and relevance The research program, funded by R01DA16065, is focused on chronic hepatitis C virus (HCV) infection in HIV- infected rug users (DUs). While effective antiretroviral therapy (ART) has reduced overall mortality in HIV- infected DUs, HCV disease is a leading cause of morbidity and mortality. However, like effective ART, HCV treatment leading to sustained virologic response (SVR or cure) may reduce the risk of end-stage liver disease (ESLD), hepatocellular carcinoma (HCC) and death in coinfected individuals. Interferon-based HCV treatments have not been effective due to low treatment uptake and, among those treated, low rates of SVR and high rates of adverse effects. However, HCV treatment is improving rapidly with the advent of peginterferon-sparing, oral regimens of direct acting antivirals (DAAs). Compared to peginterferon based regimens, oral DAA therapy has led to higher SVR rates, improved safety and tolerability, and shorter treatment durations in clinical trials. While promising for the treatment of coinfected DUs, DAA therapy also raises salient clinical questions related to HCV cure in this population: Does HCV cure lead to clinical benefit for individuals and for the population? What behavioral barriers to HCV cure will persist with DAAs and can these barriers be overcome with innovative strategies for DAA delivery? What biological barriers to HCV cure will persist with DAAs and are these impacted by HIV coinfection? In the next funding cycle, we plan to answer these and other questions related to the management of chronic HCV in HIV-infected persons through a series of integrated clinical and translational studies that extend the models of HCV disease natural history and HCV treatment that we and others have developed over the past decade.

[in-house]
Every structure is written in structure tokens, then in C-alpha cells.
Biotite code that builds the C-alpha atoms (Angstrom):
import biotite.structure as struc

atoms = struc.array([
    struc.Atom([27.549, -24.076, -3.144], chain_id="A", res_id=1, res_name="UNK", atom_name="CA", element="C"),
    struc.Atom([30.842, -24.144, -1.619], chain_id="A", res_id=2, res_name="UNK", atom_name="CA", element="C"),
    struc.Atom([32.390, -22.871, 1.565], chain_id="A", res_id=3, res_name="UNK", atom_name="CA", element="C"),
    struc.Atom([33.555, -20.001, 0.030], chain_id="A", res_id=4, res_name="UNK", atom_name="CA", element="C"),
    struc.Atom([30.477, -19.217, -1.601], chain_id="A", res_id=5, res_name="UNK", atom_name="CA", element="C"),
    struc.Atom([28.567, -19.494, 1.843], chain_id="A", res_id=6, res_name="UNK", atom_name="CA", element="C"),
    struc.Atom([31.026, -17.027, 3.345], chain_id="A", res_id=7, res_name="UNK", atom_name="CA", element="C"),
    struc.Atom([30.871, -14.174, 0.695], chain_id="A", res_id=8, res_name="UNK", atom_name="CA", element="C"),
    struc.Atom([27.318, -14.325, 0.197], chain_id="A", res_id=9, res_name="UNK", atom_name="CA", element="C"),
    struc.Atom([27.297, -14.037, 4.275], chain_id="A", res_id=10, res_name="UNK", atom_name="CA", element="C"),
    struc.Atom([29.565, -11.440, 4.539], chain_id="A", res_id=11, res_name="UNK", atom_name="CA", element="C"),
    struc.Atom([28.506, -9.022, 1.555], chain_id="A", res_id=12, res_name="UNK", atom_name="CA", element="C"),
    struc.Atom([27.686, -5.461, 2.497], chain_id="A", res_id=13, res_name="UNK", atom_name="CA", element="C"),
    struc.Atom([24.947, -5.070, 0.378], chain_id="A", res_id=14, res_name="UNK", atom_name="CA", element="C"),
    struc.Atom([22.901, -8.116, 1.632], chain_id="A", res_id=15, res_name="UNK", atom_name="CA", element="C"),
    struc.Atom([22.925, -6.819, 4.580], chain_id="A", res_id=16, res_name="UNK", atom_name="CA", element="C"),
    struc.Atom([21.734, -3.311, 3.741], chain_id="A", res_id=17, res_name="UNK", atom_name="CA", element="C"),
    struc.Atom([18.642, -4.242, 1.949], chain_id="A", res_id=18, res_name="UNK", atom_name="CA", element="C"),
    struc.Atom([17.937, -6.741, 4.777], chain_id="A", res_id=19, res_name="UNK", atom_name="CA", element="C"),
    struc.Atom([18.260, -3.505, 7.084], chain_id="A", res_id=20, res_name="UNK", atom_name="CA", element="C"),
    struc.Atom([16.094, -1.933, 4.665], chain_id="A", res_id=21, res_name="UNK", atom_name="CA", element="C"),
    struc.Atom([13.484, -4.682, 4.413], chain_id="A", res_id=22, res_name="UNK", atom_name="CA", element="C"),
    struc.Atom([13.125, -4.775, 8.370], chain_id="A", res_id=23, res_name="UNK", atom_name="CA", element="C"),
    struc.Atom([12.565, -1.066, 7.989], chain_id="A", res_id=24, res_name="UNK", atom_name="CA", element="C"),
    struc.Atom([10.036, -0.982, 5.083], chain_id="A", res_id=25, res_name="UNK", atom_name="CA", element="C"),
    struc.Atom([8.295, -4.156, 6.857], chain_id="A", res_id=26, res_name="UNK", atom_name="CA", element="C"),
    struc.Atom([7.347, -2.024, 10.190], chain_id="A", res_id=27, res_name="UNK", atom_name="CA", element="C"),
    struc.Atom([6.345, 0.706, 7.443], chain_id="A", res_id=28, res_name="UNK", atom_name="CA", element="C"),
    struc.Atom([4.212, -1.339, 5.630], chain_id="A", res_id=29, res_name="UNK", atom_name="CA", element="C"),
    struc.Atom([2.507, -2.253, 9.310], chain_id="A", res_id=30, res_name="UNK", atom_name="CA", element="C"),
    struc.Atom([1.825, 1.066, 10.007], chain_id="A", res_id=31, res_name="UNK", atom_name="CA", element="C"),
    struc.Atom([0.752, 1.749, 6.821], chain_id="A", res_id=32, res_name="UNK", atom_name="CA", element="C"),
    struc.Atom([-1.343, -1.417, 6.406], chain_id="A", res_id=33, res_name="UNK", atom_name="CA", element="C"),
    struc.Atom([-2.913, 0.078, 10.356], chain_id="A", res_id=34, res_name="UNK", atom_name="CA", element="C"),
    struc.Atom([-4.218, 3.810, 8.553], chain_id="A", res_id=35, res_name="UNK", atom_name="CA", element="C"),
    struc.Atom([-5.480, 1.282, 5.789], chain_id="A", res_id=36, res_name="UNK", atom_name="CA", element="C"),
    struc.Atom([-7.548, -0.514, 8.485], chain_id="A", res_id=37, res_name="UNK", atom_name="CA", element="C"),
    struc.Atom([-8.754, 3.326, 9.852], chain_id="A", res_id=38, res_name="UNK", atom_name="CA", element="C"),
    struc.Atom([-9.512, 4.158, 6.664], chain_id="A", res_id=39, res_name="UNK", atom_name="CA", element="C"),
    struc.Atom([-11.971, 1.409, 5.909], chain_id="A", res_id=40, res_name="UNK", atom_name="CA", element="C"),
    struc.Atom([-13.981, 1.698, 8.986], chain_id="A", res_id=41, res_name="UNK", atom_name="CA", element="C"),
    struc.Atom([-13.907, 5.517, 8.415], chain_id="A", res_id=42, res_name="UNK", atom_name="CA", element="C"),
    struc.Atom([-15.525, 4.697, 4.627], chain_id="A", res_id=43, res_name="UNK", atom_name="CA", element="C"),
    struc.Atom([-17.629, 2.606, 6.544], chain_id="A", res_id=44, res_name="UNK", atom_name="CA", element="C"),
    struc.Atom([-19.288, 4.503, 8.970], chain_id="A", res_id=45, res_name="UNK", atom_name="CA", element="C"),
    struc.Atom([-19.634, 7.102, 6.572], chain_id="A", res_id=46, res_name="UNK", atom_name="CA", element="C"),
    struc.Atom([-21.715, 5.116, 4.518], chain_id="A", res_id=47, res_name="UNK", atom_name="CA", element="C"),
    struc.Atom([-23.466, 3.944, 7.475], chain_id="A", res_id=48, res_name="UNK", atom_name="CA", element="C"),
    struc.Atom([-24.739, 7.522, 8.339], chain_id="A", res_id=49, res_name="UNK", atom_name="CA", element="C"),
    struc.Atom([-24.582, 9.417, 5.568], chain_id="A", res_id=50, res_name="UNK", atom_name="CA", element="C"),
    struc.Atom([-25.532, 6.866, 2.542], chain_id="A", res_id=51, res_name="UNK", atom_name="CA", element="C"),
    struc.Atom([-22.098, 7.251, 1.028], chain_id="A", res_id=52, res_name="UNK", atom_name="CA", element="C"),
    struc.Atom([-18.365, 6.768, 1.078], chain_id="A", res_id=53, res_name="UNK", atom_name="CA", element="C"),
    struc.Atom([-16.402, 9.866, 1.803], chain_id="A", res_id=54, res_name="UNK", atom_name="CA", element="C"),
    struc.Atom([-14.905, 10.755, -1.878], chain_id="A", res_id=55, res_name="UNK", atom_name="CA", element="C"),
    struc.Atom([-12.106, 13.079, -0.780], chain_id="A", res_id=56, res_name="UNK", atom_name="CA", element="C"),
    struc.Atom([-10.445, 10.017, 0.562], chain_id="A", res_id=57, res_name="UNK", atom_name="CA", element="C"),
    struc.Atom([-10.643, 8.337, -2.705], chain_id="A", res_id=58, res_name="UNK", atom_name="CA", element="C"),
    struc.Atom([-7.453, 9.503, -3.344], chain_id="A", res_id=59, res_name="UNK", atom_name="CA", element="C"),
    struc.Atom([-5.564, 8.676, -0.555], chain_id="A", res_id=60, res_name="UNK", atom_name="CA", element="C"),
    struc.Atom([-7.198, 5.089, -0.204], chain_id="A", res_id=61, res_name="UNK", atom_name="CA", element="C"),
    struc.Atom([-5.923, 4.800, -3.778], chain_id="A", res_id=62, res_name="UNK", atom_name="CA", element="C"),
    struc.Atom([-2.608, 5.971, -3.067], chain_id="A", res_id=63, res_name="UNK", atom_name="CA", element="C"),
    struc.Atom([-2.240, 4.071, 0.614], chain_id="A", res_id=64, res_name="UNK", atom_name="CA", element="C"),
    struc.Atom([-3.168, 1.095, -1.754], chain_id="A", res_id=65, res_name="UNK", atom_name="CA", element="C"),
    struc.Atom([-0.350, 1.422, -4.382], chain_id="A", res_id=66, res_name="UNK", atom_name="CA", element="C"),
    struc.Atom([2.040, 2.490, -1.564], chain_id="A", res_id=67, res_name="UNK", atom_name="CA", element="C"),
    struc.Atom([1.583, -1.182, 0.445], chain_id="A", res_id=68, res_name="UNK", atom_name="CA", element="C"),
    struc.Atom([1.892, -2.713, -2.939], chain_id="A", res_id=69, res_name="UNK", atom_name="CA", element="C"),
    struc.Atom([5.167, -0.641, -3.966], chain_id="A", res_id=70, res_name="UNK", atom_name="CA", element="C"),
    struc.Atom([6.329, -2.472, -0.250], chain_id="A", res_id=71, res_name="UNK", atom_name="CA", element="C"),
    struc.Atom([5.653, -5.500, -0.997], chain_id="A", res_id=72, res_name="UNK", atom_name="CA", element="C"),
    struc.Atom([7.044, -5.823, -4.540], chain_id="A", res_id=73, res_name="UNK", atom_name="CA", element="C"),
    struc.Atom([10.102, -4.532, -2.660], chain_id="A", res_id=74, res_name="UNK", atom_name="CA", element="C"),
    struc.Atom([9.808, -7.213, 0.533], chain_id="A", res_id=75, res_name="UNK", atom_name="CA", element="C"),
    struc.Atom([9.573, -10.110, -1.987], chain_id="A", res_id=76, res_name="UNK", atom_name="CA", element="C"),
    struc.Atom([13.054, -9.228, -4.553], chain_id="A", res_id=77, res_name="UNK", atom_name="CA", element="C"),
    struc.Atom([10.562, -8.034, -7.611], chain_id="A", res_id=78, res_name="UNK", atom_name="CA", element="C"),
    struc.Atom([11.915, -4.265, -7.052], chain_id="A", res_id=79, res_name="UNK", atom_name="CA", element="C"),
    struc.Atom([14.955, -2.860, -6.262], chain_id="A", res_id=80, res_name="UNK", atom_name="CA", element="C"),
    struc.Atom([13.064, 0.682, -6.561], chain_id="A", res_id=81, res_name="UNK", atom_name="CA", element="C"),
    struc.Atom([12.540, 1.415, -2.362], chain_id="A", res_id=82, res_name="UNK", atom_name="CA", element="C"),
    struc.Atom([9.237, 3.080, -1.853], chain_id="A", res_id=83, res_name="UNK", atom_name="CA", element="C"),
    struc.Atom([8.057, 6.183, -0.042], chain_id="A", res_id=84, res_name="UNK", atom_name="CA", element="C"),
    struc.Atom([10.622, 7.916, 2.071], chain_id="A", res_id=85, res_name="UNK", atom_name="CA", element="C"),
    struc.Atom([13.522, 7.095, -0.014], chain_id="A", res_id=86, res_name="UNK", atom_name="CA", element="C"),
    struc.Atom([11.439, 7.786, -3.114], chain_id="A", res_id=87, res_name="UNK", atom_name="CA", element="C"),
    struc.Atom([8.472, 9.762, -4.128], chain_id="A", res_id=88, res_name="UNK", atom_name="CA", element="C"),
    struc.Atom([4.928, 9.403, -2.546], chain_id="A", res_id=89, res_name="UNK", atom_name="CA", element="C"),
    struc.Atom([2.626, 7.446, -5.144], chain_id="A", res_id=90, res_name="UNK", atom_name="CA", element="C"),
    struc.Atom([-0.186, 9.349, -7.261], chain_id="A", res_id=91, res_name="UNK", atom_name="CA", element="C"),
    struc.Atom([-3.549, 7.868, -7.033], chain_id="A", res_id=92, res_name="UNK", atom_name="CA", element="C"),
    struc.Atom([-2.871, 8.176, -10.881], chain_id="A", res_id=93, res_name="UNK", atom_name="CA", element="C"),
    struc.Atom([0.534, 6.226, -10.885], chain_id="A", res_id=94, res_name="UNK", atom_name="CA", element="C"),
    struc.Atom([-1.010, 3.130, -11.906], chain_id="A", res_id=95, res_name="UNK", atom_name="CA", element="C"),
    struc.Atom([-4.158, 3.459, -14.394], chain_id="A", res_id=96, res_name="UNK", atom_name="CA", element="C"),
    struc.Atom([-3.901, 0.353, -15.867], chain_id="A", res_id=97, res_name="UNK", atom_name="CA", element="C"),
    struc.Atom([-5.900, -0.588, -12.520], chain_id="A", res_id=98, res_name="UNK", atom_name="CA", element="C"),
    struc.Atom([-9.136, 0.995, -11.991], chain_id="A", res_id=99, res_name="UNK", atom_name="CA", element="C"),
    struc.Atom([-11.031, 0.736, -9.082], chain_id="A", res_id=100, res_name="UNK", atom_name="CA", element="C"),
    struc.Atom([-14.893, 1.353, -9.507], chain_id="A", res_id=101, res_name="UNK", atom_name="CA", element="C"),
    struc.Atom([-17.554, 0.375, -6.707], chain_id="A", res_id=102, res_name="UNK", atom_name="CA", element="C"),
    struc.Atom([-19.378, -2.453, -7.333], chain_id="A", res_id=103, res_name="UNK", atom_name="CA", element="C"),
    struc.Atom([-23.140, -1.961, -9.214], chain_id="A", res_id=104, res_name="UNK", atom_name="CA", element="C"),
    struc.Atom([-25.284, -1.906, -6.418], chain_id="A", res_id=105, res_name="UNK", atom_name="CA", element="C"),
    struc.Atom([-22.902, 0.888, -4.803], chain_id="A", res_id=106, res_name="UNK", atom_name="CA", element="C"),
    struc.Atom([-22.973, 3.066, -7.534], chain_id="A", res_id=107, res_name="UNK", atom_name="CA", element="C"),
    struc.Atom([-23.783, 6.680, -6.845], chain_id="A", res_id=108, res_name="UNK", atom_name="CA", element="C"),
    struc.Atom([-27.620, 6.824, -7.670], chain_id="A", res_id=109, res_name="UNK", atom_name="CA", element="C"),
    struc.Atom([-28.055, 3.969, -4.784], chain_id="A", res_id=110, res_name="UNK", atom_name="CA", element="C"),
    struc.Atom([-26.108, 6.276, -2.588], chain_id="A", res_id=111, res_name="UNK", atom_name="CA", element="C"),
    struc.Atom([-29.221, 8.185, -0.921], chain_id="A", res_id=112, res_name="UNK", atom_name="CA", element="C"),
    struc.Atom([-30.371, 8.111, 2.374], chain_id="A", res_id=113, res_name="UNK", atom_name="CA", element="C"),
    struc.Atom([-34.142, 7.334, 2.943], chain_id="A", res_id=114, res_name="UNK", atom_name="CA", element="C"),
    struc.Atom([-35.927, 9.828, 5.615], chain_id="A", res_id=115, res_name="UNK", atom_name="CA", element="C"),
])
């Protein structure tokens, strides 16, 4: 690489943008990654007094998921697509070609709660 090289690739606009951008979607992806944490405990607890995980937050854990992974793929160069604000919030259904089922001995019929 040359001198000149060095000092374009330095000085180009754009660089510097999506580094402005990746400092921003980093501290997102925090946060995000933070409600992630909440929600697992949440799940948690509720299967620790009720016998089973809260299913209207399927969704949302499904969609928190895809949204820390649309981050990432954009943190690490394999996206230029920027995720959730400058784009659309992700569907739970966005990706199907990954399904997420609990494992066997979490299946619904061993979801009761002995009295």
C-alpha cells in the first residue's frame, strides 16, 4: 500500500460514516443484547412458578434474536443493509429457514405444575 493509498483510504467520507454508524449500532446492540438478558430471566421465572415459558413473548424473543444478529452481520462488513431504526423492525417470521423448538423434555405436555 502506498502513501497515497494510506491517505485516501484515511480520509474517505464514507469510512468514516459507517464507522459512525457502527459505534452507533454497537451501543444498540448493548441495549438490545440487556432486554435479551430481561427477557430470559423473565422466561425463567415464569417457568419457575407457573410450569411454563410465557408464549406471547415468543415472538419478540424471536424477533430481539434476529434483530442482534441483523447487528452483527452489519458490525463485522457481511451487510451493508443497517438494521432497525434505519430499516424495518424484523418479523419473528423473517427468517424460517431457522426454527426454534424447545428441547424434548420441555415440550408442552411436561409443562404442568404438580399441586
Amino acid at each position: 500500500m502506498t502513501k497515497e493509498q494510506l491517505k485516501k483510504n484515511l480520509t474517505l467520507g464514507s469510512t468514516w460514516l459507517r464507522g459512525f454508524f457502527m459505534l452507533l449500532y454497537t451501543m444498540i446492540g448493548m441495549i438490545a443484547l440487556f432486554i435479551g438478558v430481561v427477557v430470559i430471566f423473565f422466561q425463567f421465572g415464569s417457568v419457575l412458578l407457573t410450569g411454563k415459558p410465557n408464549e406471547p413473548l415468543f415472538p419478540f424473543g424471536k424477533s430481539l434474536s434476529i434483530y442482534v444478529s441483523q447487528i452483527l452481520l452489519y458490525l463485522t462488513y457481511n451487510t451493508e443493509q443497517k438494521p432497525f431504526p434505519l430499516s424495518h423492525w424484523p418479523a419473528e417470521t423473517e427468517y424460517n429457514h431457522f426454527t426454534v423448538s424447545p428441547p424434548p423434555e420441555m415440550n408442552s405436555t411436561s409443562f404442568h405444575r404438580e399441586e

The specific aims are as follows:
Aim 1 is to test the hypothesis that effective HCV treatment antiretroviral therapy reduces the risk of end-stage liver disease, hepatocellular cancer, and death in HIV/HCV coinfected persons.
Aim 2 is to test the hypothesis that novel interventions - peer mentoring and contingent financial incentives - will promote health behaviors aimed at reducing the risk of HCV disease in coinfected persons by increasing HCV treatment initiation and adherence to oral DAAs and by decreasing alcohol use.
Aim 3 is to test the hypothesis that, compared to patients with HCV monoinfection, patients with HIV/HCV coinfection will have impaired serum and intrahepatic HCV RNA and immune response kinetics during HCV treatment with IFN-free, oral DAAs. The proposed studies will define the impact of HCV treatment with novel DAAs on HCV disease natural history, guide strategies for the effective delivery of the DAAs to overcome behavioral barriers to HCV cure, and, through mechanistic studies understand the impact to HIV coinfection on response to DAAs and HCV eradication to overcome biologic barriers to HCV cure.

Public Health Relevance

The proposed research is designed to guide significant clinical decisions regarding the use of direct acting antivirals for the treatment of chronic hepatitis C infection in persons with HIV infection, including the impact of HCV treatment on progression of liver disease and strategies for the delivery of HCV treatment aimed at improving the effectiveness of therapy. The studies may further explain the effect of HIV co-infection on the eradication of HCV from the liver using direct acting antiviral therapy.

National Institute of Health (NIH)
National Institute on Drug Abuse (NIDA)
Research Project (R01)
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AIDS Clinical Studies and Epidemiology Study Section (ACE)
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Khalsa, Jagjitsingh H
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Johns Hopkins University
Internal Medicine/Medicine
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United States
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